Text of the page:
The development of Uganda’s military justice system and the right to a fair trial: Old wine in new bottles?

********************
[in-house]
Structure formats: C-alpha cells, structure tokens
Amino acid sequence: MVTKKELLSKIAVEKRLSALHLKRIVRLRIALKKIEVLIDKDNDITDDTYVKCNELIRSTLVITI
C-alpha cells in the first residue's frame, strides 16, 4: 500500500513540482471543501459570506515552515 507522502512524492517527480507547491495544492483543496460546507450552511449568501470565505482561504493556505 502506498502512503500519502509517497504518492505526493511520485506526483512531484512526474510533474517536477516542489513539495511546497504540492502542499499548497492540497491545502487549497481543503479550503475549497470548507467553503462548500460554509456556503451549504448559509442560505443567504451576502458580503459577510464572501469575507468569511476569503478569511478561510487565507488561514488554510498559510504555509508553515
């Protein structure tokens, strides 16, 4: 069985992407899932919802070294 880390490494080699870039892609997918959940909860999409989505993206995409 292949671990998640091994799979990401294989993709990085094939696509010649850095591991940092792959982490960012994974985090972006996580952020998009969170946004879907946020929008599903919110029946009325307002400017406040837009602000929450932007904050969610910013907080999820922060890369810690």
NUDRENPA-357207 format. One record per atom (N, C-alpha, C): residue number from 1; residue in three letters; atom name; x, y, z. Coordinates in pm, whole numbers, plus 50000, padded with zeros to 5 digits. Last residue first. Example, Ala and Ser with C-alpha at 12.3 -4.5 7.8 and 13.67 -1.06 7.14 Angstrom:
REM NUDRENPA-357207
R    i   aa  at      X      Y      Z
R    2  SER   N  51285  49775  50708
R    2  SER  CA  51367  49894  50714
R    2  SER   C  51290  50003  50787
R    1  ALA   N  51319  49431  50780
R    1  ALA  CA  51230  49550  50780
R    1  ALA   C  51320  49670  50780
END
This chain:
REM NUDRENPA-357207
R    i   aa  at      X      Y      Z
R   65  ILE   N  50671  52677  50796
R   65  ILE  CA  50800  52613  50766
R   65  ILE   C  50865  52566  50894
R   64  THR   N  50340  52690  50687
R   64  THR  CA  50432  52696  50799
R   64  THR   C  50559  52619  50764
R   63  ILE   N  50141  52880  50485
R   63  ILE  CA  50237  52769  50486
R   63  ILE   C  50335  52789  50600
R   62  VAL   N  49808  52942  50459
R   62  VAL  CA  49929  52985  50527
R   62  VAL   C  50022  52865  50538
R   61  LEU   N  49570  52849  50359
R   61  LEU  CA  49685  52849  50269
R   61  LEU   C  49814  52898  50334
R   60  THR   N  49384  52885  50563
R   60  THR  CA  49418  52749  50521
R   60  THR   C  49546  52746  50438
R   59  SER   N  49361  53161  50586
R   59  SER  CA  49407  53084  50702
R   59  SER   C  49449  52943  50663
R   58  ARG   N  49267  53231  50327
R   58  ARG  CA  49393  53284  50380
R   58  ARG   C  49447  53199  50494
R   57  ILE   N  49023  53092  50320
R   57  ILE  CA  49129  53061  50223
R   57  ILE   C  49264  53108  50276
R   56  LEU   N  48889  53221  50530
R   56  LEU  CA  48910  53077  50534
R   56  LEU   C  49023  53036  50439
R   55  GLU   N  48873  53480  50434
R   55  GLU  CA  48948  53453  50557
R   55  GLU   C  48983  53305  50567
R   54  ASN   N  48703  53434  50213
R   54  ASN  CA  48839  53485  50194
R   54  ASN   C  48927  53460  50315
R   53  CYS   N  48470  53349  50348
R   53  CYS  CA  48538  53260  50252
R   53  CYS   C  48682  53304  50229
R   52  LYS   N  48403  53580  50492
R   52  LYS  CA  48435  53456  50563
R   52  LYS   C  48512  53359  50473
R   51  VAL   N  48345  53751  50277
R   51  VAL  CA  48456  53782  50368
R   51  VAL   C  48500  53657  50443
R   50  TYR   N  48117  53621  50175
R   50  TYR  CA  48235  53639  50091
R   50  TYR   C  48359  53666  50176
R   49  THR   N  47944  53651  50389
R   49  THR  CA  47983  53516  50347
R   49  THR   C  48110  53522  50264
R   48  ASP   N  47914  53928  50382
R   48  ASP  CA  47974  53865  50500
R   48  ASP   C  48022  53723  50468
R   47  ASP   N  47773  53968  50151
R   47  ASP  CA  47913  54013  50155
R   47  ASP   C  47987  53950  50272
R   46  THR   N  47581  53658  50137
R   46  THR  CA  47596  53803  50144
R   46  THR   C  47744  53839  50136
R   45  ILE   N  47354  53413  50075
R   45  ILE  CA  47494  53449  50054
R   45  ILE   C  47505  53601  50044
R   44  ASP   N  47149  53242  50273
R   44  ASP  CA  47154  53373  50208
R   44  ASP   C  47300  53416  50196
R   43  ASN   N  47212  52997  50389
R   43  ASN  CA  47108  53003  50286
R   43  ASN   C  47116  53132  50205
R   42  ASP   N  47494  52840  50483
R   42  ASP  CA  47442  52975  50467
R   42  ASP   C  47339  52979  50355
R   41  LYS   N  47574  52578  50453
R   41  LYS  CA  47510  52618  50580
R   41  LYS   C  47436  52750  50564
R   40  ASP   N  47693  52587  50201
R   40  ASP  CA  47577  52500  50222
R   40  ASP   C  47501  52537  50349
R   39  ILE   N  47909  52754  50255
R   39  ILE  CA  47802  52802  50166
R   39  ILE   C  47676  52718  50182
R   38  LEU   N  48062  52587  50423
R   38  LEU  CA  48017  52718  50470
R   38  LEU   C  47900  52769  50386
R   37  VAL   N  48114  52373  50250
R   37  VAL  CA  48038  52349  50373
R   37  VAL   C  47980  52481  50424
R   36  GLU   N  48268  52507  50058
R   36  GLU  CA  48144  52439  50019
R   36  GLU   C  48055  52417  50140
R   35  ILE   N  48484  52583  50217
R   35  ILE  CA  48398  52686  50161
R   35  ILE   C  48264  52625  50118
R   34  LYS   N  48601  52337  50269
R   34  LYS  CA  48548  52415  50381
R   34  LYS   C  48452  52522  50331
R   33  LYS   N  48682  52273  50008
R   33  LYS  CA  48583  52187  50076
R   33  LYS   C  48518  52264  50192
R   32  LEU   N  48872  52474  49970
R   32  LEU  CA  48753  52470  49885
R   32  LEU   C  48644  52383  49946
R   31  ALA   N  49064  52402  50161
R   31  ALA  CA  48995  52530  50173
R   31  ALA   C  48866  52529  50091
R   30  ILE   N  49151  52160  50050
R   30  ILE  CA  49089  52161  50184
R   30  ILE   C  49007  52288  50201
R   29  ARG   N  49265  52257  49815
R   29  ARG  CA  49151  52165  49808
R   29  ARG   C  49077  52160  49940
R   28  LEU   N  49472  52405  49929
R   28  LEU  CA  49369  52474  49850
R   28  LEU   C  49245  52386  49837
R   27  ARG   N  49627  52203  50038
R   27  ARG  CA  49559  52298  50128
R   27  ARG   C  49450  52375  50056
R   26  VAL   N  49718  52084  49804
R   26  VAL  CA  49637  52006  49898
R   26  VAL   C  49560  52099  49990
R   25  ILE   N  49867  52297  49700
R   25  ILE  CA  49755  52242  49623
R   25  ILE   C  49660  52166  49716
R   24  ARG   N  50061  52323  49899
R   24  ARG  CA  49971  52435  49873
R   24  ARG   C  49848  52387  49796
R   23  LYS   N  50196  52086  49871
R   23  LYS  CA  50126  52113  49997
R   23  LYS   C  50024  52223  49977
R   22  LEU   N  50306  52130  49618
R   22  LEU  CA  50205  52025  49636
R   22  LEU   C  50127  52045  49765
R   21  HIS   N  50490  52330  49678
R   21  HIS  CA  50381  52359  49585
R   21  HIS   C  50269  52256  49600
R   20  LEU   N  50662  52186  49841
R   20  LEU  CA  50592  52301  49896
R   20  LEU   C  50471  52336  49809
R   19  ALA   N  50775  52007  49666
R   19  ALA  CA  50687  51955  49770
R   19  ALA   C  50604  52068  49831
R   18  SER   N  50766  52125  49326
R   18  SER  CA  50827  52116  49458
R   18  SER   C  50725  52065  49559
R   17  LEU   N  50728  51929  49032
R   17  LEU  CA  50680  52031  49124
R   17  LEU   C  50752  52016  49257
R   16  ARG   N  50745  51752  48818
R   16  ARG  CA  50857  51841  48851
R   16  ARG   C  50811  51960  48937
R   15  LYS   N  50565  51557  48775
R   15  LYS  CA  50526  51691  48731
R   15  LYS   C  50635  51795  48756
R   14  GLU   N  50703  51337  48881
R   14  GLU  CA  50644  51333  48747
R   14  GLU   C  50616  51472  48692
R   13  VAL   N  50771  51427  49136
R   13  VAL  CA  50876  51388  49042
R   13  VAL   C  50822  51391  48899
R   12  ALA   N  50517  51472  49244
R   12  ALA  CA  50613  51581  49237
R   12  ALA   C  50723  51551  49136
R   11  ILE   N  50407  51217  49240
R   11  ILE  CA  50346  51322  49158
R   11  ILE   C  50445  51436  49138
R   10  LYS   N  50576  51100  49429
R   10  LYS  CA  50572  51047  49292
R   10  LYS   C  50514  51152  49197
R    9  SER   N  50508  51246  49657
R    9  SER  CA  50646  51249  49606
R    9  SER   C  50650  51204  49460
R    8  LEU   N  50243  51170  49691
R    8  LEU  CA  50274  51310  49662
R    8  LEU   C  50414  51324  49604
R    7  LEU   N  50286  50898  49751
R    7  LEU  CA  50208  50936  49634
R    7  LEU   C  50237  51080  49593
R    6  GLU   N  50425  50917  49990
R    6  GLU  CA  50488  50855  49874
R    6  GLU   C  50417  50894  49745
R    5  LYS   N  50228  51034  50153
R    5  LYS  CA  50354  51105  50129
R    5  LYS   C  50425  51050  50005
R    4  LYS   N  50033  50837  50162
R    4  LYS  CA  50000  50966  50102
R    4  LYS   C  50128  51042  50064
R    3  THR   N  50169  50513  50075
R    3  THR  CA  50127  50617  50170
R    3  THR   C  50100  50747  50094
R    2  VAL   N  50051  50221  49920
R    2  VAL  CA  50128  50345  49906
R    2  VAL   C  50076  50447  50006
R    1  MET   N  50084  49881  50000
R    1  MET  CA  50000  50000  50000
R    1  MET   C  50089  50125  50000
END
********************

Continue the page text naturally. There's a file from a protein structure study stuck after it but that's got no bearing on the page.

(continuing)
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Abstract: Justice demands that all organs and persons that exercise judicial power should adhere to the standards comprised in the right to a fair trial. In the last two decades, many countries have introduced reforms aimed at ensuring that the administration of justice through military tribunals conforms to these standards. In Uganda, the extent to which the country’s successive military legal frameworks have been progressive in doing this is contestable. This article analyses the historical foundation and evolution of Uganda’s military justice system with respect to the legal protection of the right to a fair trial. The analysis is largely based on desk review. The development of Uganda’s military justice system may be categorised into five major stages: military justice during the colonial era (1895-1962); military justice in the immediate postindependence period (1962-1971); military justice in the Amin era (1971- 1979); military justice under the NRA Codes of Conduct (1986-1992); and military justice under the 2005 Uganda Peoples’ Defence Forces Act (2005 to date). Although compared to the colonial times, there have been some improvements, many of which are said to be or passed off as reforms in the area of protecting fair trial rights in the administration of justice by military courts and are superficial. Many reforms introduced especially after the 1964 Armed Forces Act are reminiscent of the early colonial times, during which time the administration of military justice hardly provided any strong guarantees for the protection and enjoyment of the right to a fair trial. Key words: fair; justice; law; military; rights